Summer field projects are an essential feature of the Global Human Development Program and are supported by students' regular coursework. For example, the core course "Monitoring and Evaluation of Projects and Programs", which all students will take in the second semester of their first year, is designed to prepare the students for their summer projects. In the fall semester of their second year, posters summarizing summer field projects are the first required assignment in the "Management Analysis & Practice" course, and student experiences provide a basis for discussion on the management and leadership challenges that development practitioners encounter during their professional careers. Students are also able to draw upon their summer field experience in papers and reports submitted for other courses, potentially including the Capstone project that is a core requirement for the GHD Masters degree.
Funding for travel expenses and a modest stipend are provided by the GHD Program, or in certain instances by host agencies where the students are placed for the summer.
Safety and security protocols for travel and arrangements are coordinated with OGS.
Interning in Washington, DC while enrolled in the GHD program provides an invaluable opportunity for professional growth and expanding students’ professional networks. Students who intern are able to develop professional skills, enhance their resumes, refine their career objectives, and build on lessons learned in academic coursework. GHD students are required to have at least one internship during their course of study that builds skills and knowledge in their area of specialization. If a student is pursuing more than one thematic area or a regional focus, the department will determine if more than one internship is required to address all aspects of the specialization.
Internships can be:
for a semester or a year
with one organization or multiple, depending on a student's area of specialization, thematic focus, and regional interests
paid or unpaid
GHD Internship organizations have included:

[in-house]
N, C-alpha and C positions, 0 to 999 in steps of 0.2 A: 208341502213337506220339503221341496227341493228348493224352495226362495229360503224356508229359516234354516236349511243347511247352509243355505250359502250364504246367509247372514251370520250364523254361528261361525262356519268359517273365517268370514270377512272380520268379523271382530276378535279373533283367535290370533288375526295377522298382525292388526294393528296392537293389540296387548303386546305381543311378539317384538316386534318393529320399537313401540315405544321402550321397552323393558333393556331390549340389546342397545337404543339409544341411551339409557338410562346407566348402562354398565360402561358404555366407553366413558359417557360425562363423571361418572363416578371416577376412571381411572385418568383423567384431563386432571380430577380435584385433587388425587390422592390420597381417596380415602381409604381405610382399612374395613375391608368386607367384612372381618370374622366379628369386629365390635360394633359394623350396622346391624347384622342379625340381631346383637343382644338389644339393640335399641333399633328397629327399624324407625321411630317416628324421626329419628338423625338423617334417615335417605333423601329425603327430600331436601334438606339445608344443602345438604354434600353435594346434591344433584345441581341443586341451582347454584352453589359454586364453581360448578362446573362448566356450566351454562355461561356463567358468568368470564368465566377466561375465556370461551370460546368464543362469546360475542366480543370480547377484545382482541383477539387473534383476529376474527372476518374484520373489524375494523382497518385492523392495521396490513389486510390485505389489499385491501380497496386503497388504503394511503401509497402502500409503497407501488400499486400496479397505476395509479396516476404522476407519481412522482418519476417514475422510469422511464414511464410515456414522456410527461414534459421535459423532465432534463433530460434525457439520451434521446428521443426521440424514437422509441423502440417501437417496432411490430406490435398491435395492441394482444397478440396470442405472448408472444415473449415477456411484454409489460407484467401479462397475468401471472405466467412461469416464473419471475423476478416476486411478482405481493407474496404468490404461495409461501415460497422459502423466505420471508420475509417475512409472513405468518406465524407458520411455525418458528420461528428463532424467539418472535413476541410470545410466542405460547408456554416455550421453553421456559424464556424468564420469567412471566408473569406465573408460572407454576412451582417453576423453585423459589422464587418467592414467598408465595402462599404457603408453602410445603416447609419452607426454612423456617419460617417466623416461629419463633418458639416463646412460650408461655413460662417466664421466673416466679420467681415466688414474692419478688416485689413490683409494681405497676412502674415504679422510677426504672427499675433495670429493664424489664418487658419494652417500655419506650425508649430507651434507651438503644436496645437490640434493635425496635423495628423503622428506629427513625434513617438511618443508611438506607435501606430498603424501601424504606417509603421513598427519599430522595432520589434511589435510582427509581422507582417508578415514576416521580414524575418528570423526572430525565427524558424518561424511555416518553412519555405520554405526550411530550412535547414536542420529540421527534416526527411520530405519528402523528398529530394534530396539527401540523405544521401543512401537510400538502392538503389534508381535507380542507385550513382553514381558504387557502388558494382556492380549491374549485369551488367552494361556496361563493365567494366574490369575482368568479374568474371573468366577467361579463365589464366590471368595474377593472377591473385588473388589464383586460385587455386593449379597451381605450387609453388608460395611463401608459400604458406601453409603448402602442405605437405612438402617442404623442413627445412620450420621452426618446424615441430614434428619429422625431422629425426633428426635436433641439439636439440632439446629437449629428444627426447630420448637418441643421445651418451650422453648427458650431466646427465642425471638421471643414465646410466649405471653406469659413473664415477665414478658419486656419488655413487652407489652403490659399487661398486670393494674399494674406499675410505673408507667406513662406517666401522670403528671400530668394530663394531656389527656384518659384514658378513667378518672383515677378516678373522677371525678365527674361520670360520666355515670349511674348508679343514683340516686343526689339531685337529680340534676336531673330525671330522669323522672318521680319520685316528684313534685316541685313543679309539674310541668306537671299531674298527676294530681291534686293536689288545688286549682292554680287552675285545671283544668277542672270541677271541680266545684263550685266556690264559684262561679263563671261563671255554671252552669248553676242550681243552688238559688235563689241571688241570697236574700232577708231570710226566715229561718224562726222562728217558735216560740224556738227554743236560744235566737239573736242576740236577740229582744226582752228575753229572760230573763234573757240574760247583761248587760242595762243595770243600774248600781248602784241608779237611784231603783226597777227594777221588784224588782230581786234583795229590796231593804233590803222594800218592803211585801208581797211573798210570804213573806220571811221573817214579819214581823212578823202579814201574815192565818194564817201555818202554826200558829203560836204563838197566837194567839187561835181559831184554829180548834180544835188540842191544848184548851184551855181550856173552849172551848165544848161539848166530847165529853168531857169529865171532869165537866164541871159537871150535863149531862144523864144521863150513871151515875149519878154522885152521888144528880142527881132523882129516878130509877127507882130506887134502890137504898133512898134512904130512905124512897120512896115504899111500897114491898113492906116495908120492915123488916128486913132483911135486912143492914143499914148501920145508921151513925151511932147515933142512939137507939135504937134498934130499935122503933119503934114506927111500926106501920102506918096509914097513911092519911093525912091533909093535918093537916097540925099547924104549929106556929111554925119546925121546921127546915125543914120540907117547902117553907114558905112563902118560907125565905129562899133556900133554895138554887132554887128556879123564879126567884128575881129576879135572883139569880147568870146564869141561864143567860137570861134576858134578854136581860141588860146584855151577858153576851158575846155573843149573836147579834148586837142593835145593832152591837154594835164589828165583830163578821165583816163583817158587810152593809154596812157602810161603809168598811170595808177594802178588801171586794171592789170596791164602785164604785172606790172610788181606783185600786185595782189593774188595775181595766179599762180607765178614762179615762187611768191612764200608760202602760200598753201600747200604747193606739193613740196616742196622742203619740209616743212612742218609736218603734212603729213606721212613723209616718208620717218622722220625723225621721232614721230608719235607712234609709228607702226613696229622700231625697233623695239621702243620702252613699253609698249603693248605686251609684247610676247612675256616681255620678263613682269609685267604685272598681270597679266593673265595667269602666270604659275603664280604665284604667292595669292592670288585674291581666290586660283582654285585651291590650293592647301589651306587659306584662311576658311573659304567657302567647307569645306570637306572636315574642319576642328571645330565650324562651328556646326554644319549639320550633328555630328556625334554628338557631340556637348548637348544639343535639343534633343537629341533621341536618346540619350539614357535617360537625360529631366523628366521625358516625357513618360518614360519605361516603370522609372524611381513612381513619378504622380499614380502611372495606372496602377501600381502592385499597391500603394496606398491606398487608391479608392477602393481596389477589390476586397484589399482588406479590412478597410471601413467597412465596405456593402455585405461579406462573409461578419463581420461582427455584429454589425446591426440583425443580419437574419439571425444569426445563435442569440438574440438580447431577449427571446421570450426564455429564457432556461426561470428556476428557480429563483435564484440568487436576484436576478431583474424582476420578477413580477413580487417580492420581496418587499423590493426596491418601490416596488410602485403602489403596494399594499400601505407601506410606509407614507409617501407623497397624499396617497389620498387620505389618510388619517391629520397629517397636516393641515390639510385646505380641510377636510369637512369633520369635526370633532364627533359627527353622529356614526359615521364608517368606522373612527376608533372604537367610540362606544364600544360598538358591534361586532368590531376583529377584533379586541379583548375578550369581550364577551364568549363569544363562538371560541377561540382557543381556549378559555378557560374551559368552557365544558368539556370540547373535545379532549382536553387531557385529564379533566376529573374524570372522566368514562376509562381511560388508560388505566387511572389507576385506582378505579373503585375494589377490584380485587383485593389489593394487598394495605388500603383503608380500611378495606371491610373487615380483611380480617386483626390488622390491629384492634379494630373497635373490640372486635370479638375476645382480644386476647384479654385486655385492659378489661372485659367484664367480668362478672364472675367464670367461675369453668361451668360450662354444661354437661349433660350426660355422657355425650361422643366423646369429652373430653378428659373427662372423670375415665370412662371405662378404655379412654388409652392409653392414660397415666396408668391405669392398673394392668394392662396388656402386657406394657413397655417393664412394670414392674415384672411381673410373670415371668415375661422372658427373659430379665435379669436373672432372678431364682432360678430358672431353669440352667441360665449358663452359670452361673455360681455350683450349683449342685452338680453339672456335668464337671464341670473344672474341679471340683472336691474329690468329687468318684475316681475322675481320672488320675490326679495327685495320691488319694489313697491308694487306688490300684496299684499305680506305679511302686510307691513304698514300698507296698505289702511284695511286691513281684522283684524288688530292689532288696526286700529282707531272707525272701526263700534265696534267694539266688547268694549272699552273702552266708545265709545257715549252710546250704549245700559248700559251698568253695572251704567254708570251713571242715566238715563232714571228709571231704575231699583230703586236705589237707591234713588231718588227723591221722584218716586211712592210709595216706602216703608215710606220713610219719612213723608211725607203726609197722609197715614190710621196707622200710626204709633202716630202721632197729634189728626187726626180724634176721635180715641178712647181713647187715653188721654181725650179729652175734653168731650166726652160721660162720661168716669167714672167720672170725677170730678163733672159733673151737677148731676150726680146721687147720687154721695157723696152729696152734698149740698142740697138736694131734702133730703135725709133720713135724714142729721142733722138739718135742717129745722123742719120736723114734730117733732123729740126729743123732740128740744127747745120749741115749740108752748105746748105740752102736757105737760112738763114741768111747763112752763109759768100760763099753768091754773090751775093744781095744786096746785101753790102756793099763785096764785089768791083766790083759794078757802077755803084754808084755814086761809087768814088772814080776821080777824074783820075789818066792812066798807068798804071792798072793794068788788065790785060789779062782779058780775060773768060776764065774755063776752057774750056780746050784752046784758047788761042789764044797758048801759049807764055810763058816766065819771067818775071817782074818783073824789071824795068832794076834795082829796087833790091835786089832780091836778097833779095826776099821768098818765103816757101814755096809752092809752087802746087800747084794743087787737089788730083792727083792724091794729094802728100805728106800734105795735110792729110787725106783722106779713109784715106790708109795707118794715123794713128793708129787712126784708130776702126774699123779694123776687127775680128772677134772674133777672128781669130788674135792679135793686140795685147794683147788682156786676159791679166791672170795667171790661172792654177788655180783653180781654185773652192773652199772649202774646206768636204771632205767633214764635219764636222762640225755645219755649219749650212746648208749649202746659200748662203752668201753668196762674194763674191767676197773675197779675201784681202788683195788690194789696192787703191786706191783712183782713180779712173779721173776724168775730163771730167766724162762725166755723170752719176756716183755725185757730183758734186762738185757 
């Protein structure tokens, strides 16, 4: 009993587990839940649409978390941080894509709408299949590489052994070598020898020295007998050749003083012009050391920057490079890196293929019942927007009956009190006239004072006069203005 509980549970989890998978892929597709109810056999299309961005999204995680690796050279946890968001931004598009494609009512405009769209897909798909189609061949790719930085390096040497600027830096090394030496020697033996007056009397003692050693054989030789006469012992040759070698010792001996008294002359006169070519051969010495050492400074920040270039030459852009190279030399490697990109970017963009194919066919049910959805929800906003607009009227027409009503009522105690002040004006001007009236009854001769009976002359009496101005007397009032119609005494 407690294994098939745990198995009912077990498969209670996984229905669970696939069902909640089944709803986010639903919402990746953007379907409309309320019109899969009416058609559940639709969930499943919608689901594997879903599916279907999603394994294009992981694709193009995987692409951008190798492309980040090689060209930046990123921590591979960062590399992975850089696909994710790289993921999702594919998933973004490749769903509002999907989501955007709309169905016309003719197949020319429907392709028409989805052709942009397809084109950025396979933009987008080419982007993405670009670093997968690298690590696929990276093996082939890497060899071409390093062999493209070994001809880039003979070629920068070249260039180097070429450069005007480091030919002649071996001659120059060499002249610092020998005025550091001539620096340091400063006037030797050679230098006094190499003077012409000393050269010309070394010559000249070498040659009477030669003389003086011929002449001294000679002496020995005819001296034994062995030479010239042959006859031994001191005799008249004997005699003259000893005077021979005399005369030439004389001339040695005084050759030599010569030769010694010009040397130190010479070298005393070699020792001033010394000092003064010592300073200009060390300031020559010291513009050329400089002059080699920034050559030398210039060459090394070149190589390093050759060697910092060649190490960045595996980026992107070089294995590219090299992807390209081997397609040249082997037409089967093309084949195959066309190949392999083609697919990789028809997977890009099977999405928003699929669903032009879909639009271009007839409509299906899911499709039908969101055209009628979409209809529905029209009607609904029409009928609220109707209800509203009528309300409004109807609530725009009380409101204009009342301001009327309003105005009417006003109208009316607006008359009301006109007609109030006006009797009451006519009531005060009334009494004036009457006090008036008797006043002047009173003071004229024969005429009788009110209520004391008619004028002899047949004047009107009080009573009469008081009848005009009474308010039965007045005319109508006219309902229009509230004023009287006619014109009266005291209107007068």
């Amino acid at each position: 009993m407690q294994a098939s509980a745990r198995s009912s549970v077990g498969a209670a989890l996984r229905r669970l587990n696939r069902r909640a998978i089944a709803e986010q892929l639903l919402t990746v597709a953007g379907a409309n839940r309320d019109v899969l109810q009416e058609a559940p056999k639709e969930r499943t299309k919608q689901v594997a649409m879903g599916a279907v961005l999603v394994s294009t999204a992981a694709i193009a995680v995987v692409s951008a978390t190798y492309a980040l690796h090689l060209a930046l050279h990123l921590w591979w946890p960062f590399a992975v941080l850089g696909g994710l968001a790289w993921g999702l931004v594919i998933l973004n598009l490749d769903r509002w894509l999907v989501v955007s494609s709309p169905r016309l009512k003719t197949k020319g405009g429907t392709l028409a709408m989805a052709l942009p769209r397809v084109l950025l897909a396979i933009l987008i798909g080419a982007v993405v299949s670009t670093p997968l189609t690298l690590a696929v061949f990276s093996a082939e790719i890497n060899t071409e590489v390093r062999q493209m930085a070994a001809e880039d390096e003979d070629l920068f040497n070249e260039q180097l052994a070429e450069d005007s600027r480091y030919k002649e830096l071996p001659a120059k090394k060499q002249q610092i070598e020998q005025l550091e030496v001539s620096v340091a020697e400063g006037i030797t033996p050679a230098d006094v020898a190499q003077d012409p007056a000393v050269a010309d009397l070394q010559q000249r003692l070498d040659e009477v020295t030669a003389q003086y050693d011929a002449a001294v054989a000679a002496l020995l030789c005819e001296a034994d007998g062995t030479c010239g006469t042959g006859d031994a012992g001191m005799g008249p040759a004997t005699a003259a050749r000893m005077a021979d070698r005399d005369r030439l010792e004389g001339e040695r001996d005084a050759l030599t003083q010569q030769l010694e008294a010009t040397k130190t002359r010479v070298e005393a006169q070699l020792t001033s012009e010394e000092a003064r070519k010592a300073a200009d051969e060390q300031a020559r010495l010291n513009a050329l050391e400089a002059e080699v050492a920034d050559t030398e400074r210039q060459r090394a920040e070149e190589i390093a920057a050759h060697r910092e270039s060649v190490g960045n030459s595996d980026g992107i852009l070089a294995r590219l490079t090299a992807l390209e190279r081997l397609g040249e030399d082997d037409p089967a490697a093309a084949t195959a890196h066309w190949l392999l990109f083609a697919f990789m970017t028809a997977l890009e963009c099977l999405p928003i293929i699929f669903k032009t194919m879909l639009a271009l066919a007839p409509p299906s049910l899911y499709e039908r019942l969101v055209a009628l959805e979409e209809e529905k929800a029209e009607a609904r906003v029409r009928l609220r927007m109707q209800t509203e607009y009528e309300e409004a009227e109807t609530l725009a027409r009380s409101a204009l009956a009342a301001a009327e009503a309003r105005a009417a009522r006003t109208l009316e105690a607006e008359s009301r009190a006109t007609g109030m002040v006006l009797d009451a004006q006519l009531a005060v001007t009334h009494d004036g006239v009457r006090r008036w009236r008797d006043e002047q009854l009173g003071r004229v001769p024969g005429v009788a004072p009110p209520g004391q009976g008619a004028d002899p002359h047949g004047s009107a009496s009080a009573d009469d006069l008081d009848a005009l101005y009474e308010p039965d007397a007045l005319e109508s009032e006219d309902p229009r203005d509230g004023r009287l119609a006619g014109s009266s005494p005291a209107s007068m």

Save the Children
Inter-American Development Bank
United Nations Foundation
Center for Disaster Philanthropy
International Medical Corps
John Snow Inc.
United Nations Foundation
U.S. Department of State
Specializations and Certificate Programs
One of the strengths of the Global Human Development Program is the access to graduate-level courses across a wide range of colleges disciplines within Georgetown University. We provide the opportunity for students to use some of their elective courses to acquire a specialization while pursuing their degree, which requires the completion of 9 credits on a focused topic such as Global Health or Education and Human Capital.
The most popular specializations are listed in greater detail in the menu. There are also a variety of course offerings related to gender, humanitarian assistance, conflict, science and technology, and regional studies.
Many students choose to use their elective courses to pursue a more formal Certificate offered through other Georgetown University degree programs instead of a specialization.
Career advising is an integral part of each student's experience. The goal of the Master's in Global Human Development is to give students an excellent grounding in development practice and to help them take the next steps toward a challenging and rewarding career after graduation. Through career advising, mentorships, skills clinics, meeting with development professionals and internships, the program will equip students with the skills, experiences, and contacts to be the change-makers in development in the 21st century. In addition, the School of Foreign Service's Graduate Career Development Center provides a full range of career services and hosts career-related events.
The Global Human Development Program hosts an off-campus Ethics Retreat weekend during the first month of the program. This weekend is designed to introduce a dialogue between the student cohort, faculty, and staff about what ethical dilemmas and situations can occur in the field, and what kinds of frameworks can be used to address them.
Many of our students cite the Ethics Retreat as a bonding experience that sets the tone for their peer and faculty interactions throughout the two-year program.
Development practitioners work to improve the condition of humanity around the globe and face the ethical quandaries posed by engagement in complex, vibrant, and often unstable environments. Marion Jehane Abboud, GHD '17, and Kyle Goeckner-Wald, GHD '17, spent the weekend with their classmates and faculty, tackling these questions and, here, offer their thoughts.